Sometimes it feels like everyone owns a woman’s face. “Smile, girl” and such. I have watched this woman navigate her beauty since we were young. A woman’s body is often defined by her face, and the image of the woman’s face is everywhere, as a portrait or a cover girl. The image becomes a possession; it belongs to everybody else.[i]
You said colour is feminine, connected to the body, to the sentimental.[ii] Colour can turn the mind from its course.[iii] The colour is here right in front of me, but can I convey it to you? Dutchess Tan. Morocco Gold. Snowcrest Green. Tangerine. Certain colours evoke certain times. Women’s work and women’s things. Who is at the center of vision here? For whom does the world simply open up? A new thing must eclipse each old one, as long as everything is going well:[iv] a moment of ambivalent girliness[v], a mouth that makes you think more about your own, pink noise, pink collar ghetto, spectacle of the blonde. The elegant woman, pink comb: I accept everything. I face the universe of objects. The future, design, credit. Most likely there will be normal wear and tear. Every possession is an extension of the self.[vi] Who owns the way you look?
She poses with such irony. It’s like she has internalised 29 years of her own representation and tosses it back at the viewer. You learn to rearrange your face.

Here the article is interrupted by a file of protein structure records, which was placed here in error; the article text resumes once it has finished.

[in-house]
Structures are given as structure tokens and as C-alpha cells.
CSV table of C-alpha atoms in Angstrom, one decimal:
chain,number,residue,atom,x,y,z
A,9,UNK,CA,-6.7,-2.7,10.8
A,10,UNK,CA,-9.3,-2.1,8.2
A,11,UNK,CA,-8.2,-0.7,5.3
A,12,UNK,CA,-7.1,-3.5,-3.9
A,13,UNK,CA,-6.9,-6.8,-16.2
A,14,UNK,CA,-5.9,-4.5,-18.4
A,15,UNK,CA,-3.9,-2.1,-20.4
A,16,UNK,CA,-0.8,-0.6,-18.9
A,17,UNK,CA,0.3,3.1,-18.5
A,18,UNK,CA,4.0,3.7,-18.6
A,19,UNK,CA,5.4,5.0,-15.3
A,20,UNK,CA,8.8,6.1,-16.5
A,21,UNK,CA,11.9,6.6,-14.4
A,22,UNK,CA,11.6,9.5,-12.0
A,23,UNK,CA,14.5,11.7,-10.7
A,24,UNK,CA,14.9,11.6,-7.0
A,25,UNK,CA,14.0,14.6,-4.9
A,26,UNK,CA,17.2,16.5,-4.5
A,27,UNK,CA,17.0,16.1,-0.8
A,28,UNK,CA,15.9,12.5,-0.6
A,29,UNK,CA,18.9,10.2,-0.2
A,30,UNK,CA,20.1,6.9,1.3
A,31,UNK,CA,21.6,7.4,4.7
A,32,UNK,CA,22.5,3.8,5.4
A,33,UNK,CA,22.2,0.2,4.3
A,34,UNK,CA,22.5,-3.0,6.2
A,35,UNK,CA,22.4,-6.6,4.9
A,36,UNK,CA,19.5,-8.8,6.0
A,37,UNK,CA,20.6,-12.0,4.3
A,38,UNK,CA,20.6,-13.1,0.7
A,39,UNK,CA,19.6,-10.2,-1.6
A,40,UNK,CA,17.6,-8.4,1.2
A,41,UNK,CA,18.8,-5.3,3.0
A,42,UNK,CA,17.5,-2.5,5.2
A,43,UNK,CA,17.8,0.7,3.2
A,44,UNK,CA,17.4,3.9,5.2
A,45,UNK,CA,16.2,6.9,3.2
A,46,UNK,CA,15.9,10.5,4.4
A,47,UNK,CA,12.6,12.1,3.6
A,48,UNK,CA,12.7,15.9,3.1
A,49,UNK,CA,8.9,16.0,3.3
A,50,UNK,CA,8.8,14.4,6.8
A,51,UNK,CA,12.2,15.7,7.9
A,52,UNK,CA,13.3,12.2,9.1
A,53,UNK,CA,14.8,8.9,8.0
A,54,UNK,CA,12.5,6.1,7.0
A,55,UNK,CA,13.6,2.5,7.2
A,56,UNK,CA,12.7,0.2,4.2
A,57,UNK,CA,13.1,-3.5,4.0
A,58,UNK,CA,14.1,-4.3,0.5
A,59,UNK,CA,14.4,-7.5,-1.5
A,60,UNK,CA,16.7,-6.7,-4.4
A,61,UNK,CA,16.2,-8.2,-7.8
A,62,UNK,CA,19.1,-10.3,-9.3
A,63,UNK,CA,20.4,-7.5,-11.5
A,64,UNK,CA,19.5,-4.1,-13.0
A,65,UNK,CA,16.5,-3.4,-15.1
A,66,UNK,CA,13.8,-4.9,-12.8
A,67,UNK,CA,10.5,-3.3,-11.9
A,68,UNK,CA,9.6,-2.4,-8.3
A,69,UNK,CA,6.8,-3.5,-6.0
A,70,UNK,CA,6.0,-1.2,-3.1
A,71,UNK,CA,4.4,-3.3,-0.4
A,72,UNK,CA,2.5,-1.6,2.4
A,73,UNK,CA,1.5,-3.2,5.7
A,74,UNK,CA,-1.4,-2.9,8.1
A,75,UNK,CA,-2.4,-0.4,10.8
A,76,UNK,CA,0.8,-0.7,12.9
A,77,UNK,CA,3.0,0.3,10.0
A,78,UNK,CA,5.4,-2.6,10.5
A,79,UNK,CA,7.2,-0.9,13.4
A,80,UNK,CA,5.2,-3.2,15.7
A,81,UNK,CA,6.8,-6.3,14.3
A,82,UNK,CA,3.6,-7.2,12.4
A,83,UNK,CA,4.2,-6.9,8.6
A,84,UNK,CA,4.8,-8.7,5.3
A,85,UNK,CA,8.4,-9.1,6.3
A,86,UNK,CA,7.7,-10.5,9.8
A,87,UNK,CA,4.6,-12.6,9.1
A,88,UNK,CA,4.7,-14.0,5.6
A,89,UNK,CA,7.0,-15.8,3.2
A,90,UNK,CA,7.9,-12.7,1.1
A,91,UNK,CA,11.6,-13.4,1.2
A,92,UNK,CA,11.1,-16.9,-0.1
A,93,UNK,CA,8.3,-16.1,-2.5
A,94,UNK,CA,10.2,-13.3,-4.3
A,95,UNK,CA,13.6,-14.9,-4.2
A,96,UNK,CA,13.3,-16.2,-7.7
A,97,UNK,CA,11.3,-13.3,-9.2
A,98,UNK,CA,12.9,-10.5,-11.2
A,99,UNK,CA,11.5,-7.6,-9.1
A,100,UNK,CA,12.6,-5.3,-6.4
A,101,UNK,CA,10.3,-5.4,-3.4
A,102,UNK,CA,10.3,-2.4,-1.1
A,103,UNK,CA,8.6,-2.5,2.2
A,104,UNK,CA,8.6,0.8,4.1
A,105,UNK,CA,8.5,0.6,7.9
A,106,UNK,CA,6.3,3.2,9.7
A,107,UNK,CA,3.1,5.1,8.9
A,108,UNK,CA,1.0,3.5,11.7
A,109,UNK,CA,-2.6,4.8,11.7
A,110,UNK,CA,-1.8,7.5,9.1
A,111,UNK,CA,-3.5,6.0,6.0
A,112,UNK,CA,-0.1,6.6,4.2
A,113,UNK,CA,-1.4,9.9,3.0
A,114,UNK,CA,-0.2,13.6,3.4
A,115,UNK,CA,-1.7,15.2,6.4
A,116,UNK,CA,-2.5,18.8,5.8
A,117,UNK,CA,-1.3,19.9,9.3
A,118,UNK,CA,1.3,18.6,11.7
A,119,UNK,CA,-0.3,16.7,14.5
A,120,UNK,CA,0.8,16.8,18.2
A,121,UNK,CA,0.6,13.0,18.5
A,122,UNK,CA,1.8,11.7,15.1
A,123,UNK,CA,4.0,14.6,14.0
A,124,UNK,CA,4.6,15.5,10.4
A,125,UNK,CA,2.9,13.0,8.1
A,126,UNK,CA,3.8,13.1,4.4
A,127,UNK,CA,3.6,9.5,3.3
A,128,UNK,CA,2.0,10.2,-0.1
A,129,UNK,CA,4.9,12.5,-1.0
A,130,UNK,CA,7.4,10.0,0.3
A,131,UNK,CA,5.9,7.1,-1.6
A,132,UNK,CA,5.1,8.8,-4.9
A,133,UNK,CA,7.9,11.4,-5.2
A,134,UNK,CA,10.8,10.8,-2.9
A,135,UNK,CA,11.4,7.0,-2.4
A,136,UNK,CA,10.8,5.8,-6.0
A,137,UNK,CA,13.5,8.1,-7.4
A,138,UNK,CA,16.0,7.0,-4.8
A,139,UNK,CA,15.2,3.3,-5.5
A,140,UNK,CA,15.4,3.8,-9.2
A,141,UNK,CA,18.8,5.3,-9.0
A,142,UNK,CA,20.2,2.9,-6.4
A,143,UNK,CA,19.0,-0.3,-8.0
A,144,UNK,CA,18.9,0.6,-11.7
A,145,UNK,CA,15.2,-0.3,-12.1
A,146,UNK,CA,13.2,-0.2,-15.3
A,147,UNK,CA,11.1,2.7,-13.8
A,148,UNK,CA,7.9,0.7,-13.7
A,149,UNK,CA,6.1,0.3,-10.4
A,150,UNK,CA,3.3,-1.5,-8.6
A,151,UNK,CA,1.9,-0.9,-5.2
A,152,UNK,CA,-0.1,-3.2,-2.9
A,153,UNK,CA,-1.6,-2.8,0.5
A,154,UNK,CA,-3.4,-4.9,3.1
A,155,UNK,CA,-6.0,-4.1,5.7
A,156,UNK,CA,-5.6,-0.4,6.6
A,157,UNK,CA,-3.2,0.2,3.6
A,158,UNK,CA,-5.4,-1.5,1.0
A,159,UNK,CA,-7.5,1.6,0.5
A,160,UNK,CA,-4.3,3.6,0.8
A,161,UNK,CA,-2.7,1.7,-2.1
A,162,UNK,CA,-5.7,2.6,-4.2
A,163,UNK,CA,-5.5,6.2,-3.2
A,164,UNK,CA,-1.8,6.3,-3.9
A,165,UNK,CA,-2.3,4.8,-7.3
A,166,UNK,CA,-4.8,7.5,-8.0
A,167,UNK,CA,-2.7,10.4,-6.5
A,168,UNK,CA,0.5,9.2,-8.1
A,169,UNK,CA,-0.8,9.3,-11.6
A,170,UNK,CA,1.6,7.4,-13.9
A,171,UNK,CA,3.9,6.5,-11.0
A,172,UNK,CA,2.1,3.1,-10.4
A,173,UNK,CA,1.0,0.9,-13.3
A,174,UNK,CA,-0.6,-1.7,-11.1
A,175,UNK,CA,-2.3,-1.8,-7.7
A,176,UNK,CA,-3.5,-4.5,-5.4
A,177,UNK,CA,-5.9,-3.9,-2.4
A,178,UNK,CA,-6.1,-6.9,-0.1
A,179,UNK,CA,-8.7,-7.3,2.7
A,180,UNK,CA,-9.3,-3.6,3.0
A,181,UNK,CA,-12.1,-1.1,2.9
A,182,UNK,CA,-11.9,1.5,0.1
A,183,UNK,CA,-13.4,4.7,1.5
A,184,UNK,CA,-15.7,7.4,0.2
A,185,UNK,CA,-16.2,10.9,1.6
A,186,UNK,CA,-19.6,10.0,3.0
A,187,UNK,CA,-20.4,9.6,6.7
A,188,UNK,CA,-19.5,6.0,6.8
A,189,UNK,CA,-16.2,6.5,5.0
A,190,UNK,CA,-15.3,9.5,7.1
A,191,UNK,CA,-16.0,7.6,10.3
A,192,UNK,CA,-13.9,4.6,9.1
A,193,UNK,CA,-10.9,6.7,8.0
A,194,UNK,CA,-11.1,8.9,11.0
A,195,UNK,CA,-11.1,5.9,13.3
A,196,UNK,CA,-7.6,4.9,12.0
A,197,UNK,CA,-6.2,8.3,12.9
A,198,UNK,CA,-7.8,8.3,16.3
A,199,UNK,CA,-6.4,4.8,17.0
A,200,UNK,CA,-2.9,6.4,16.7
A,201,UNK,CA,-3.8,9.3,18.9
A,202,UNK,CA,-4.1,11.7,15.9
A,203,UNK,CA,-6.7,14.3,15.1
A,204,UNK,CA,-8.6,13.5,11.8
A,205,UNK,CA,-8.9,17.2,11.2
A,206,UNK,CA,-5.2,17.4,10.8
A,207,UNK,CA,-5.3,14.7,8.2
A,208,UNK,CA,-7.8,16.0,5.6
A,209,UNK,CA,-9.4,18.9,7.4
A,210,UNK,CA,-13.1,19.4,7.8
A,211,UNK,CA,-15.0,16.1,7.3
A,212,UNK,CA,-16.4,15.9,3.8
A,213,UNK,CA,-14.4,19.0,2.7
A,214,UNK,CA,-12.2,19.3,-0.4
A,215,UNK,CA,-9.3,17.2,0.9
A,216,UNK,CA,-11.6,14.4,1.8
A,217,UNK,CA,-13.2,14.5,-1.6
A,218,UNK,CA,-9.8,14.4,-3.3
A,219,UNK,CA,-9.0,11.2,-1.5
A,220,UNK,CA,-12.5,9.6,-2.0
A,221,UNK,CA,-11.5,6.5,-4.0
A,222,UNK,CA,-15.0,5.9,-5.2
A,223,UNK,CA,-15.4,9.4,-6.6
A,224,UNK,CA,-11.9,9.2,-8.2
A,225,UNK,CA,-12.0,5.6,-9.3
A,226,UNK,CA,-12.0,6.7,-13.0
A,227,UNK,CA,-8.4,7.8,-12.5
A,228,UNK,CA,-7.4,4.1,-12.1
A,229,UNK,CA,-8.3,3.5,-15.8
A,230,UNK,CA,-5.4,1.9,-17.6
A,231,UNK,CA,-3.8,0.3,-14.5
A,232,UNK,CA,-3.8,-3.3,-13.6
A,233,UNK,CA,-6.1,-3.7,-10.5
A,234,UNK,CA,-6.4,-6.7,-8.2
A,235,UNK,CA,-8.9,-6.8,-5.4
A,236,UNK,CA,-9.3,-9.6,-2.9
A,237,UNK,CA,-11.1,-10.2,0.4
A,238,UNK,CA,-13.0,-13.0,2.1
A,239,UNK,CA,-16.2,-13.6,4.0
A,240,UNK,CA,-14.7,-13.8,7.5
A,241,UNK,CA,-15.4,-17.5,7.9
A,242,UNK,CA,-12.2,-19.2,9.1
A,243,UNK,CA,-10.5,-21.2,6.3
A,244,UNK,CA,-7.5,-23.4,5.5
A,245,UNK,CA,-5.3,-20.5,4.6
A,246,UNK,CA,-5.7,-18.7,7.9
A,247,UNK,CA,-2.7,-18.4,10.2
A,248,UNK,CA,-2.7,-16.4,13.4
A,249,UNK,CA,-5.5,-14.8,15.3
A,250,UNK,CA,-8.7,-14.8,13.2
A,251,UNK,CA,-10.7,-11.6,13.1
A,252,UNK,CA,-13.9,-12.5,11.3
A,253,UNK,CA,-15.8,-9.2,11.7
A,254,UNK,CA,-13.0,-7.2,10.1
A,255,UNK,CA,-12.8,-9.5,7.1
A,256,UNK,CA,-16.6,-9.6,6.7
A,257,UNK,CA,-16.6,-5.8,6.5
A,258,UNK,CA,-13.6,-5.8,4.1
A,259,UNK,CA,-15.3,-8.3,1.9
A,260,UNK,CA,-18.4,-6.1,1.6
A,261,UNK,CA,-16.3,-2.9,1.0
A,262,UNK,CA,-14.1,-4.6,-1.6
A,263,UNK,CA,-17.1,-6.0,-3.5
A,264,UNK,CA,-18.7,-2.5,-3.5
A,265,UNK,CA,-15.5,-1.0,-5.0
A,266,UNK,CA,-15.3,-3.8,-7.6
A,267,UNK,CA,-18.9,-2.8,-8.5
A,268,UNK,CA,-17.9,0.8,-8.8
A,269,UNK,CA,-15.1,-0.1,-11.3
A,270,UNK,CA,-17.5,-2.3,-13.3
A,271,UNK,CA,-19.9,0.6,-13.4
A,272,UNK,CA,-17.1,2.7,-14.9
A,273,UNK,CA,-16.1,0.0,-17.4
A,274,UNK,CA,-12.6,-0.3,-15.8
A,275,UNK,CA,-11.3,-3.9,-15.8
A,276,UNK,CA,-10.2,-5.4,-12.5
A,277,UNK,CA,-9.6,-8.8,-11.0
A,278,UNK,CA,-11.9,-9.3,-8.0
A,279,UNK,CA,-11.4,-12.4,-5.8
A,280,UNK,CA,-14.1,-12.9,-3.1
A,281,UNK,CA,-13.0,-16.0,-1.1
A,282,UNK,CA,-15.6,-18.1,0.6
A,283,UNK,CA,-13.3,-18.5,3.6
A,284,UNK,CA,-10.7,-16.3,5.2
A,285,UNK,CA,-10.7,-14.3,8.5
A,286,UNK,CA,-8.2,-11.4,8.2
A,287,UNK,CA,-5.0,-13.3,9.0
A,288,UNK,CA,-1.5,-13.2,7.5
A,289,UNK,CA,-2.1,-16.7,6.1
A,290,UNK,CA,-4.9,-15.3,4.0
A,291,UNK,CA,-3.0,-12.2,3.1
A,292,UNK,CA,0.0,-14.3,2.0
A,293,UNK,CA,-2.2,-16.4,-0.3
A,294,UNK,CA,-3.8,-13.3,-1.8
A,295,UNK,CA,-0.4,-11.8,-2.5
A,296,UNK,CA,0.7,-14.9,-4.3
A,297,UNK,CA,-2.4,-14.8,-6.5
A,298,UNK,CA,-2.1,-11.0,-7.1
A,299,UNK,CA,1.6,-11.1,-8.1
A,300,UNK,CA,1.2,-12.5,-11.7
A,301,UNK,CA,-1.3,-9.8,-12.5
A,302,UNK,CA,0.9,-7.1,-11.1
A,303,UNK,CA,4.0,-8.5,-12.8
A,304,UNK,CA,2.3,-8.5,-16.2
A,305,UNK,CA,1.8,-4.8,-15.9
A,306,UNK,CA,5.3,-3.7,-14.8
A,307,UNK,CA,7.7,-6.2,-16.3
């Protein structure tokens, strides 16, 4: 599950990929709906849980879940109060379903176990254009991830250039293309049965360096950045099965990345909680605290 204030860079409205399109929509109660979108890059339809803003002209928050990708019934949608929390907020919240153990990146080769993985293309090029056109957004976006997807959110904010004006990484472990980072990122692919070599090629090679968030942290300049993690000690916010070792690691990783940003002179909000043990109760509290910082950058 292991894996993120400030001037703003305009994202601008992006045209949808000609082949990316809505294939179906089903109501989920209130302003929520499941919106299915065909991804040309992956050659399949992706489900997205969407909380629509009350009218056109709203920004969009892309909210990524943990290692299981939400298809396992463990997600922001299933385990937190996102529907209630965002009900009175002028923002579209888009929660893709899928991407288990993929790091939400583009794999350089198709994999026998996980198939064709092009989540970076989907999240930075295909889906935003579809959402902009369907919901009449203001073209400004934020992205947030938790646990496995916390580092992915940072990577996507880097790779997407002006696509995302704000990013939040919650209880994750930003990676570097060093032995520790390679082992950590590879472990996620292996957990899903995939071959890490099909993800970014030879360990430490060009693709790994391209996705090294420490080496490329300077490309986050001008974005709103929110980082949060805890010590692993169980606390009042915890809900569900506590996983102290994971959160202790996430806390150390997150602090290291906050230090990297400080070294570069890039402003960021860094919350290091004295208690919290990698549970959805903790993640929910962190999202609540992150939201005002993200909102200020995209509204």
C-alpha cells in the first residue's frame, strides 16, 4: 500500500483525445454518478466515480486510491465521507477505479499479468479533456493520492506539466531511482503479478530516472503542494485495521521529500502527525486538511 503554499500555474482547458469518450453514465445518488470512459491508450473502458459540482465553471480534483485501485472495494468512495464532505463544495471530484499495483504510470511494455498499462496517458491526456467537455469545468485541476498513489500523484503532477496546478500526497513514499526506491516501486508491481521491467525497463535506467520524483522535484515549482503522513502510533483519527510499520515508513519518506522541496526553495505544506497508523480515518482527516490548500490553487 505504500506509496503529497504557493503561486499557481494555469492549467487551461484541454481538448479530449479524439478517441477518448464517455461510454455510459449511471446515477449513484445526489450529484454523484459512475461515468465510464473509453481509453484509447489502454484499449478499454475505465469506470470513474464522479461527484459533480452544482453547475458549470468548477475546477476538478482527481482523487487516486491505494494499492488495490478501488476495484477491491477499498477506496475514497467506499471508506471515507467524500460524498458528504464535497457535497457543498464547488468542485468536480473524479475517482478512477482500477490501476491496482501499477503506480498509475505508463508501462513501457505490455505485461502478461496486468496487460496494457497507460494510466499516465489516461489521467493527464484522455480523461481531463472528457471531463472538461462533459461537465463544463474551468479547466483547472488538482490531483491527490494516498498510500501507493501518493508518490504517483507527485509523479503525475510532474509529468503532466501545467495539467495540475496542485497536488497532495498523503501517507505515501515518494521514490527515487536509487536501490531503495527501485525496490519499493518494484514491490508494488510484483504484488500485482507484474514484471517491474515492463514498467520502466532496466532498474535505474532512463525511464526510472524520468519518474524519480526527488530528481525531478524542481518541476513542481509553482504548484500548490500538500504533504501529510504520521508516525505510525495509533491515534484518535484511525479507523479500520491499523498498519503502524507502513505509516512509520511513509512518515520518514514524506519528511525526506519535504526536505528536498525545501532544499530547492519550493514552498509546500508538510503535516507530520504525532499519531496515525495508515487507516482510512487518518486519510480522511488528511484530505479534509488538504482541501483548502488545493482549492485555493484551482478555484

I was thinking too of getting tricked by something or seduced by something, of giving in. As if it was bad. Isn’t it nice to be seduced?
This show is about Tracy. I wanted her to cut across the frame the same way in every picture. She wears her own clothes – a sort of ambiguously dated high fashion office wear. The last time we made pictures she chose 80’s pastel makeup for our shoot. In some of the photos she poses on the color grids found in darkroom manuals, used as studio backdrops. A woman floating on a grid. Where is she exactly?
It’ s rare to find a true muse, and, if we’re talking about who owns what, this is hers as well, not just mine.
– Sara Cwynar, 2017
[i] Stewart, Susan. On Longing. Durham and London: Duke University Press, 1993. Print.
[ii] Blanc, Charles. The Grammar of Painting and Engraving. New York: Hurd and Houghton, 1874. Print.
[iv] Groys, Boris. On the New. New York and London: Verso, 2014. Print.
[vi] Baudrillard, Jean. The System of Objects. Verso, 1996. Print.